What Is A “Couplepause” And What Can You Do If You’re In One?

There’s a persistent myth that sex is a young person’s game – a myth that has been roundly debunked, we hasten to add. In fact, we know that age alone need present no barrier to a fulfilling and adventurous sex life, although some of the side-effects of aging can put a dampener on things in the bedroom. In recent years, researchers have coined the term “couplepause” to describe the combined impact of age-related sexual dysfunction on a couple’s sex life. But what can you do if you’d like to hit “play” again?

What is a “couplepause”?

Male or female, as we age our bodies go through a series of changes that can have a knock-on effect on sexual function.

In 2018, scientists Emmanuele A. Jannini and Rossella E. Nappi conducted a review of studies into how aging can impact sex in relationships, and concluded that treatment is more effective if the needs of both partners are considered in tandem, rather than individually.

“Therefore […] we introduce the concept of couplepause,” they wrote, “and the need for a new diagnostic and therapeutic paradigm that addresses the sexual health needs of the aging couple as a whole rather than treating the individual patient in isolation.”

Since both sexes can experience age-related hormonal changes affecting sexual function, same-sex and opposite-sex couples may be equally affected by this phenomenon.

Menopause and andropause


Menopause is effectively the reverse of female puberty, occurring naturally around the age of 45-55 in most people. Early menopause may also occur spontaneously, or as a result of surgery to remove the uterus and ovaries.

The term “menopause” literally refers to the end of the monthly period, which may be the most obvious sign of the hormonal changes going on beneath the surface, but there are a range of symptoms that can arise in the several years leading up to menopause (called perimenopause) as well as afterward, many of which can impact sex life.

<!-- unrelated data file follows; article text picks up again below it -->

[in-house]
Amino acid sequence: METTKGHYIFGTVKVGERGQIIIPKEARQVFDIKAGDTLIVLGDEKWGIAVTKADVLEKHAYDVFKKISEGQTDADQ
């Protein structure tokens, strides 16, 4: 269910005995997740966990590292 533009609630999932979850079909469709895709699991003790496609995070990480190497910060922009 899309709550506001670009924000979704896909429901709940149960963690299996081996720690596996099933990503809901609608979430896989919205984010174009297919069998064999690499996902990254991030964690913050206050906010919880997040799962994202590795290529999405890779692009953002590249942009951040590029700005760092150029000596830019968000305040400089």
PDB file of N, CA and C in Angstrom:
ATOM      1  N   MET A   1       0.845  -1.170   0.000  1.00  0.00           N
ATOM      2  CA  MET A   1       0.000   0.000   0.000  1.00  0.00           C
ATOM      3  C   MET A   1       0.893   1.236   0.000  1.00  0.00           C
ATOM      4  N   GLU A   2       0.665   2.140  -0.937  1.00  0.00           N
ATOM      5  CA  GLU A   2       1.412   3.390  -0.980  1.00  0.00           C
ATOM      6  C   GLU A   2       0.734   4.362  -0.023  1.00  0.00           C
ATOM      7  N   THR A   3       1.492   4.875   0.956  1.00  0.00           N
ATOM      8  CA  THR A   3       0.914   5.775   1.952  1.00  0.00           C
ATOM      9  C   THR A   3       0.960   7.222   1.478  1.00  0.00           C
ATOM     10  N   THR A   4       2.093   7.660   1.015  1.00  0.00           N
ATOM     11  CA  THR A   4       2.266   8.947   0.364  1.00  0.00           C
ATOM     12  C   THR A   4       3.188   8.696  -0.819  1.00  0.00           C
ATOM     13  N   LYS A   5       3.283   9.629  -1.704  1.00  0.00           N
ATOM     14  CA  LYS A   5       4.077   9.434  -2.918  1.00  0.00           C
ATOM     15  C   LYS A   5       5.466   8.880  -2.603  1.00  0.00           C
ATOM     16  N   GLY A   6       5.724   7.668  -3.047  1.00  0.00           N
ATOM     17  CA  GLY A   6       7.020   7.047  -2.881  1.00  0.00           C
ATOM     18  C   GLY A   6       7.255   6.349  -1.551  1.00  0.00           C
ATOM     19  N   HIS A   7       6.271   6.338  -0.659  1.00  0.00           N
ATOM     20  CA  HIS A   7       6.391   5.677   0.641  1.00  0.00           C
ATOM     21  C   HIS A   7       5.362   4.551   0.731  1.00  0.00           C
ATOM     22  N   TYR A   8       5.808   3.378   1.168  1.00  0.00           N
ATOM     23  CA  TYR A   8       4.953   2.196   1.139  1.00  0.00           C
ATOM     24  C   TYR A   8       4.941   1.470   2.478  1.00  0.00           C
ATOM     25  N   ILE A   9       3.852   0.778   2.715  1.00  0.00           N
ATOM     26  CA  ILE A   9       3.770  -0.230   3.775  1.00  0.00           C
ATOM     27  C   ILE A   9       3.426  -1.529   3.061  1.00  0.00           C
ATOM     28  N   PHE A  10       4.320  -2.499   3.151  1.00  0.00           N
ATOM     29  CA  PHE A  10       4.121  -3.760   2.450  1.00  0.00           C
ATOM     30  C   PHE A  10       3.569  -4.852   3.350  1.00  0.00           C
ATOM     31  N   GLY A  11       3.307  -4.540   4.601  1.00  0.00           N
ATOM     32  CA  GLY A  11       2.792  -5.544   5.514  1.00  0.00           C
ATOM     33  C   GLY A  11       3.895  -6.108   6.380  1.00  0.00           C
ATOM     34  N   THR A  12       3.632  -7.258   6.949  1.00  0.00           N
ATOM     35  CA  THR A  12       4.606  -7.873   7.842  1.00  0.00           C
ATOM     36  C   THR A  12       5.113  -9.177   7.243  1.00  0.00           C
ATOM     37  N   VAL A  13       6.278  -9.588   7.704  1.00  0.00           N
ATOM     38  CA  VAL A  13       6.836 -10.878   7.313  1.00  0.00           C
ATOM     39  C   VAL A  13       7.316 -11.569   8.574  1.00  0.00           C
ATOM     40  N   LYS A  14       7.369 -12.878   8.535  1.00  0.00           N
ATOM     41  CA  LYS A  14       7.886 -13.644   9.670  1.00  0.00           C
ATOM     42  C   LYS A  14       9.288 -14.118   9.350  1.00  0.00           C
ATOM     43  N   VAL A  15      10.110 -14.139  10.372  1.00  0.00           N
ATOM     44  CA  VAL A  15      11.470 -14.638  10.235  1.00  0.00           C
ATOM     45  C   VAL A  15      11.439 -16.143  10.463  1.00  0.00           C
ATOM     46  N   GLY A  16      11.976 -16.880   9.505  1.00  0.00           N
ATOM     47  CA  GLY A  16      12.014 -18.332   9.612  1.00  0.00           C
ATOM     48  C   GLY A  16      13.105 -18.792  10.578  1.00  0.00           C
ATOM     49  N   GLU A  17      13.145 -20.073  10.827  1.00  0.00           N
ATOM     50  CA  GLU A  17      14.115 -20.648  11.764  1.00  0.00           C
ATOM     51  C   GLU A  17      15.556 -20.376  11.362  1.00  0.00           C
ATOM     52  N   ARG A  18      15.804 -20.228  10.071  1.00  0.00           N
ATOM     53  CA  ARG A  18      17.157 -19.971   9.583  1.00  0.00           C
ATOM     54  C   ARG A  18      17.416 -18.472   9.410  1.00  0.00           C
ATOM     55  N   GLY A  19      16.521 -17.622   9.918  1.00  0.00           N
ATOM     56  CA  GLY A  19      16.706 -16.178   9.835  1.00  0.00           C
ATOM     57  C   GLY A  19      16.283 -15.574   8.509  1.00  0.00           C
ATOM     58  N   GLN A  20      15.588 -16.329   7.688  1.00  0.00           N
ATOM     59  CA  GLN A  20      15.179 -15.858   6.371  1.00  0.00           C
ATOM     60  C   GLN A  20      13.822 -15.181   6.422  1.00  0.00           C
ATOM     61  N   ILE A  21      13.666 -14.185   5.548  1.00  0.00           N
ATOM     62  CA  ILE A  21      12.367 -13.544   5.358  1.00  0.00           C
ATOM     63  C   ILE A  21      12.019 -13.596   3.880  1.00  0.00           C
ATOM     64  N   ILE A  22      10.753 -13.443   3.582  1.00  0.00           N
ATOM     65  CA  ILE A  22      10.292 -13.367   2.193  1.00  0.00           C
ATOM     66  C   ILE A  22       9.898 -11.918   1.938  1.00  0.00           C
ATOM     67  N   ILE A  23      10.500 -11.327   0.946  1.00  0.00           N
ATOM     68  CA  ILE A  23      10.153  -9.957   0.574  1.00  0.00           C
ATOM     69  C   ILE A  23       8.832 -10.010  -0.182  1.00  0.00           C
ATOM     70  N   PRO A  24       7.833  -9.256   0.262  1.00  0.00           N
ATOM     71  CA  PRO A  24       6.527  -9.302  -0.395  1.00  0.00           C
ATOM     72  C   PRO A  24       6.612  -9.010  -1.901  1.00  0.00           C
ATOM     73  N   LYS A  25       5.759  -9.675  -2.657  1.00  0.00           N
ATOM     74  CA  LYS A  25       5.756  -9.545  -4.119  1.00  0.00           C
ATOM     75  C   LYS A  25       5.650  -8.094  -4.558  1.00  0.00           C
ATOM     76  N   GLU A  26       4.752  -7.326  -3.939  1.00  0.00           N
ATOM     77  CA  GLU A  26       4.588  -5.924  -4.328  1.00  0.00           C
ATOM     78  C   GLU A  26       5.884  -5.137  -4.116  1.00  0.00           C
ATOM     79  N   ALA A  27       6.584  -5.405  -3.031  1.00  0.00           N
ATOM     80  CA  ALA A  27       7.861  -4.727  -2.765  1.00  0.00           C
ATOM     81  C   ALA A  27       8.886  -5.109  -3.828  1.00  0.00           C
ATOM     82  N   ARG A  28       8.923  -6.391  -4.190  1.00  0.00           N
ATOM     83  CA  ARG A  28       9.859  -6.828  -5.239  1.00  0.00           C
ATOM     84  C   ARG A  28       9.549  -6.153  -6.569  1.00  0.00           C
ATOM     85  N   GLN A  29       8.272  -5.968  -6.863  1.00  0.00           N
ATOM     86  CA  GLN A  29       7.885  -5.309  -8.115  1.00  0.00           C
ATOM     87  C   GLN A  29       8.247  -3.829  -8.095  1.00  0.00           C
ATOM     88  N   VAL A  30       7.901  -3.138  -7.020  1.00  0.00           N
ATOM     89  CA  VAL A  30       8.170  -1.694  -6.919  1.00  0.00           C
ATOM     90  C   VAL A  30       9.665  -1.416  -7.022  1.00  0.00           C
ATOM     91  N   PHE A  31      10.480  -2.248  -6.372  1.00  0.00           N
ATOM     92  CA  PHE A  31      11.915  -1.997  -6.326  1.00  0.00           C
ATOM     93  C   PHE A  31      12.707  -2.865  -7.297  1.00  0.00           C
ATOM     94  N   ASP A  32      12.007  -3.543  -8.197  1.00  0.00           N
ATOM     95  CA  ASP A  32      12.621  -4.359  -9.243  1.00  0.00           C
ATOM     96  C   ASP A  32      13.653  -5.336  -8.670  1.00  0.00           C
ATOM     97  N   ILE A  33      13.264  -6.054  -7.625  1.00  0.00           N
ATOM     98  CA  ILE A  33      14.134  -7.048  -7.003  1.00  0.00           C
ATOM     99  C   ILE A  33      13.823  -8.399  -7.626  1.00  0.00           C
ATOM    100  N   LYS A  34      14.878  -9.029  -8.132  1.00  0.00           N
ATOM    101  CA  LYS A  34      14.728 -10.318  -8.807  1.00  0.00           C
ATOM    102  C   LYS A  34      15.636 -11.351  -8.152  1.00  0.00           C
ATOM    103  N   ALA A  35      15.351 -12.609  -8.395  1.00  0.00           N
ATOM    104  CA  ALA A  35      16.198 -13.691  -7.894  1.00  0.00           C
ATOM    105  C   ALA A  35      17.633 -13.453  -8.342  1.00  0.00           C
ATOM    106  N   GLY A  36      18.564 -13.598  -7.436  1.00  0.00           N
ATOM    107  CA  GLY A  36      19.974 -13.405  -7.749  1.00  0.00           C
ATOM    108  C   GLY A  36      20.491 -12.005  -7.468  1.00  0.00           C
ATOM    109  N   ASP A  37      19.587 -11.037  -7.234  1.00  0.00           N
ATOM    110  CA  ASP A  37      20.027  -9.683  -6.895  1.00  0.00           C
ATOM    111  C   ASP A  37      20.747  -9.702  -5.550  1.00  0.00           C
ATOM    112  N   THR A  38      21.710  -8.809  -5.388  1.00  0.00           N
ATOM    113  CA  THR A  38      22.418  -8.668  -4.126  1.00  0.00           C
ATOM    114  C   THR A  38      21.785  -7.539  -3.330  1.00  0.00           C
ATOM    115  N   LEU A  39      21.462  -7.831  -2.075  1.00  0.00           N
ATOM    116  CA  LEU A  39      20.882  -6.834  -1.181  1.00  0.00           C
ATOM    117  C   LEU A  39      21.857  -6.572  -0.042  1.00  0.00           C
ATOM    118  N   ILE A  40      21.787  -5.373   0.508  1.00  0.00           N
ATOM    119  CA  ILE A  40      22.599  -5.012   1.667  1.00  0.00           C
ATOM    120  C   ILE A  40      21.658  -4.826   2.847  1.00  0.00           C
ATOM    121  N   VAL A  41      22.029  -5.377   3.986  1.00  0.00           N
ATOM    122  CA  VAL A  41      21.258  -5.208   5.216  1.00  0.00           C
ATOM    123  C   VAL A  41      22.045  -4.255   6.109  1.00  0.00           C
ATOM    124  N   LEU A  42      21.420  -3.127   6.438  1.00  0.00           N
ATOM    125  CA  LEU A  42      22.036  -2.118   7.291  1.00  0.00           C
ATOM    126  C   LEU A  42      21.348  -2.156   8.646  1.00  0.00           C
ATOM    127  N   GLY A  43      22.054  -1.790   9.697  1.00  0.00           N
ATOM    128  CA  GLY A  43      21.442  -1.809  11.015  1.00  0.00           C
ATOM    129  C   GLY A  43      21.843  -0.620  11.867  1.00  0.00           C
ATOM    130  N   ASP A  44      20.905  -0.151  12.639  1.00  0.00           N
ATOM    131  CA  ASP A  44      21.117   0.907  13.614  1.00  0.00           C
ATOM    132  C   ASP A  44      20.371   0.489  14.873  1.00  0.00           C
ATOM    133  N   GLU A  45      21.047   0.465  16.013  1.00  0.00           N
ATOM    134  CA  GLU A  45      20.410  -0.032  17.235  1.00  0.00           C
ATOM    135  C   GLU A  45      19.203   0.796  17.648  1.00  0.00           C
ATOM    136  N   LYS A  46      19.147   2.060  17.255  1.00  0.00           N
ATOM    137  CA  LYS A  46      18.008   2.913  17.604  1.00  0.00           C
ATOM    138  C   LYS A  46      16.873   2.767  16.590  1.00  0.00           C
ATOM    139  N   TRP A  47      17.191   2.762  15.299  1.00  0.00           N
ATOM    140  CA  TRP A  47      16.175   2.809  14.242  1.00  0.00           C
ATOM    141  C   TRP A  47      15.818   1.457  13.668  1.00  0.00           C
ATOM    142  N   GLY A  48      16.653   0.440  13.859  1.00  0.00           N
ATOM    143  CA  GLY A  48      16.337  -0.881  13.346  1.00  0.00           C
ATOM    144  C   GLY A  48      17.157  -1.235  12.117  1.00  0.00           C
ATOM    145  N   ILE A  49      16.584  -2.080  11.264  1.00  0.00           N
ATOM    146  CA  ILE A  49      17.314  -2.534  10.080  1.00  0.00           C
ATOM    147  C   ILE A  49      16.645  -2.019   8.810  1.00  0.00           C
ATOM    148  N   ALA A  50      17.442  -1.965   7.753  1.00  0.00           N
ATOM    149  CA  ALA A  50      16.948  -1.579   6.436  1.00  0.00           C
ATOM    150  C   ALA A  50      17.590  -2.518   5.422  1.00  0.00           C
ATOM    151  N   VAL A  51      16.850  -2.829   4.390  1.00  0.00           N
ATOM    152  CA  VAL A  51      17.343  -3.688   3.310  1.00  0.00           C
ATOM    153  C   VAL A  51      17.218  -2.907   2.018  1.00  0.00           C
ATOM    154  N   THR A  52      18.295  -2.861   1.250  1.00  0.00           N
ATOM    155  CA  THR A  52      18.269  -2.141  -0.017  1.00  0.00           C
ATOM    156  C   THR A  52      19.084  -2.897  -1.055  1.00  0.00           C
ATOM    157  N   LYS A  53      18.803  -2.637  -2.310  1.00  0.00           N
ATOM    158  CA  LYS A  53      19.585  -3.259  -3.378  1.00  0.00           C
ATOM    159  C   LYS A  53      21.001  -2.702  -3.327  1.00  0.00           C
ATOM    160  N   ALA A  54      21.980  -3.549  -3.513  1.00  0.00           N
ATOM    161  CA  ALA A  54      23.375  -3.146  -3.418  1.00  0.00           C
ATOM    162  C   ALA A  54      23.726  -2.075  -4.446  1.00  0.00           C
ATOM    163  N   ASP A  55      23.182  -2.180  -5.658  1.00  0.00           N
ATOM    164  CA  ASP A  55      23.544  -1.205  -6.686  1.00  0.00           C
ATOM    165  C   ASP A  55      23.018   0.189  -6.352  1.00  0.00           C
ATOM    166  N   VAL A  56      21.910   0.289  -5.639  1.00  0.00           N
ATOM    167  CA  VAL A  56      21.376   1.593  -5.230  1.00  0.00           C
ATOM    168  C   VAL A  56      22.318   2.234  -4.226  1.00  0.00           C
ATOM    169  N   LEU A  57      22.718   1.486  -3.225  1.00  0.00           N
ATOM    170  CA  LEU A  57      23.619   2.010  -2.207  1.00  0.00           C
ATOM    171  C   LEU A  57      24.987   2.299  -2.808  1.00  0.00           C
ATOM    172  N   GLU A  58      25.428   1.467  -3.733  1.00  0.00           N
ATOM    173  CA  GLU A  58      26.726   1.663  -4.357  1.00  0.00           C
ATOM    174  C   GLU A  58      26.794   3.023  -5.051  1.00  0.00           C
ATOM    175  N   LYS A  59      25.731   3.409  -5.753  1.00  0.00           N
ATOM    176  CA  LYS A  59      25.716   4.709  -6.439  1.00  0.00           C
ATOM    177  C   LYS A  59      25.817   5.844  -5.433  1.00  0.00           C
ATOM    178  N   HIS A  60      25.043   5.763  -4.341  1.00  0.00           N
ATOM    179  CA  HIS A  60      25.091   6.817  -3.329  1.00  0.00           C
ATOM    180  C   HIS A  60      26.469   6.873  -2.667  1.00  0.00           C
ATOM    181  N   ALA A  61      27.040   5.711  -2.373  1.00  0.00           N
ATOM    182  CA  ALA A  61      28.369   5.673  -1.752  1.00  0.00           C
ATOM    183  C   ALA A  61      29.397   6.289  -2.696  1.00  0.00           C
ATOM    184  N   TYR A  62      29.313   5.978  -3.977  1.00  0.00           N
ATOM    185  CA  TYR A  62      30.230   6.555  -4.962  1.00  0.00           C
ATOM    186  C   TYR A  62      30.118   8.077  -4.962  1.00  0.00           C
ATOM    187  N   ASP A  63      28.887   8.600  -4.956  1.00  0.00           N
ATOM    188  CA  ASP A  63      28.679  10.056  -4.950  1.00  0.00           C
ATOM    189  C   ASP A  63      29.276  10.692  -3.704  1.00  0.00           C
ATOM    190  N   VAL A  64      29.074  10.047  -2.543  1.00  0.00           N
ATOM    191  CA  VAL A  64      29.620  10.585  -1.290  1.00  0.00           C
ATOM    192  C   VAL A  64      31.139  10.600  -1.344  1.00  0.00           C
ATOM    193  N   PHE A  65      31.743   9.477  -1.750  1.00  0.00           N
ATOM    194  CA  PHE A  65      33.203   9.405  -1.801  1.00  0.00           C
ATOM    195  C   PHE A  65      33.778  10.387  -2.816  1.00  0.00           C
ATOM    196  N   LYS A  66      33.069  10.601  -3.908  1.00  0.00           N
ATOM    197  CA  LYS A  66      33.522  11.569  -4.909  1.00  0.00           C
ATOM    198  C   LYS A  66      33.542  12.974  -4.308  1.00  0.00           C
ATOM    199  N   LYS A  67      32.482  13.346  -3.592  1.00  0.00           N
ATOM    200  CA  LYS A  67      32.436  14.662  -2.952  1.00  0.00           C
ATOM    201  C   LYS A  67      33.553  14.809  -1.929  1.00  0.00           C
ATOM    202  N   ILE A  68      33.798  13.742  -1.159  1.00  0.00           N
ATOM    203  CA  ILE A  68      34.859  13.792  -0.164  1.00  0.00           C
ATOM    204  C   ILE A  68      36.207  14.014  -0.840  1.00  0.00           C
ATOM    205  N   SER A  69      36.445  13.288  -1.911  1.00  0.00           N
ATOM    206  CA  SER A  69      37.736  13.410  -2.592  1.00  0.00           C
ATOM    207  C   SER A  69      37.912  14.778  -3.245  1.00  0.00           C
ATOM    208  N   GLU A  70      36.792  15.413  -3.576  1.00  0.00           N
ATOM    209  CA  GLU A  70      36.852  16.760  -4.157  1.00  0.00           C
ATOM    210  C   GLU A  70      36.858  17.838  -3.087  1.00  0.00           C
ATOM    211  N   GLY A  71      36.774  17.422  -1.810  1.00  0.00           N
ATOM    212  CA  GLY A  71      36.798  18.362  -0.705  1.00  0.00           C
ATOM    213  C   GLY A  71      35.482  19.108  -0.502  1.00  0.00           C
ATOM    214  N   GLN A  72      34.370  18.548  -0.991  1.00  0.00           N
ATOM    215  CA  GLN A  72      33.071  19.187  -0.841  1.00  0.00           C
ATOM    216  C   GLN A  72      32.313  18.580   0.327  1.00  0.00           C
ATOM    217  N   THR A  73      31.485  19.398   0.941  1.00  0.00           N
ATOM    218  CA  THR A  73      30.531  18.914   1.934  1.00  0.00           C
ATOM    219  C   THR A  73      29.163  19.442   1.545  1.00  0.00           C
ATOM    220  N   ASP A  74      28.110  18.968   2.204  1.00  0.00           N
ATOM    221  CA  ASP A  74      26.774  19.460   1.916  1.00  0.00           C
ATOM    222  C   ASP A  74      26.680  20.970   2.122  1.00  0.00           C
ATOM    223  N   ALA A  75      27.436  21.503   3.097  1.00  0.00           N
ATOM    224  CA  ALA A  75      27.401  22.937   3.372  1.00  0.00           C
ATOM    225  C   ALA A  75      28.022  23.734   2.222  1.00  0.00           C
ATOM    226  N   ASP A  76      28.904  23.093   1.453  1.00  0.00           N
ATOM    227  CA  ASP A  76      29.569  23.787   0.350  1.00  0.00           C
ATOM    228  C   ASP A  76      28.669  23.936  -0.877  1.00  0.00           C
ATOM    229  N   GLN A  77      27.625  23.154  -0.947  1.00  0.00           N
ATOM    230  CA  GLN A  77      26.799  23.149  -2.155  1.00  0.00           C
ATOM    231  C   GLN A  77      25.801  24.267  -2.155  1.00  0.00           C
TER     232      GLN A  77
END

Around half of post-menopausal people are thought to experience symptoms affecting the genitals, sexual functioning, and the urinary tract, collectively known as the genitourinary syndrome of menopause (GSM). The symptoms are caused by the sharp drop in estrogen levels that is seen during this time of life, and can include:

Vaginal dryness/lack of lubricationDiscomfort/pain during sexIrritation or burning sensations around the genitalsRecurrent urinary tract infectionsPain/urgency with urination

In addition to these physical symptoms that can make sex challenging, the menopause can also herald a decrease in libido. Some people experience a drop in their testosterone levels as well as estrogen, which can result in low mood and a lack of sexual desire.


The term “andropause” is not as widely recognized as its female equivalent, as not all males will experience a drop in testosterone levels as they age. However, for those who do develop testosterone insufficiency, the symptoms can include both emotional and physical changes, such as:

Low libidoImpaired ejaculationErectile dysfunction

Erectile dysfunction is a fairly common problem in general, with some recent data suggesting as many as 322 million men worldwide will be affected by 2025. The risk increases with age – by age 70, it’s thought that 70 percent of people with penises are affected in some way, with around 15 percent unable to achieve an erection at all. It can have a substantial psychological impact on both partners in a couple.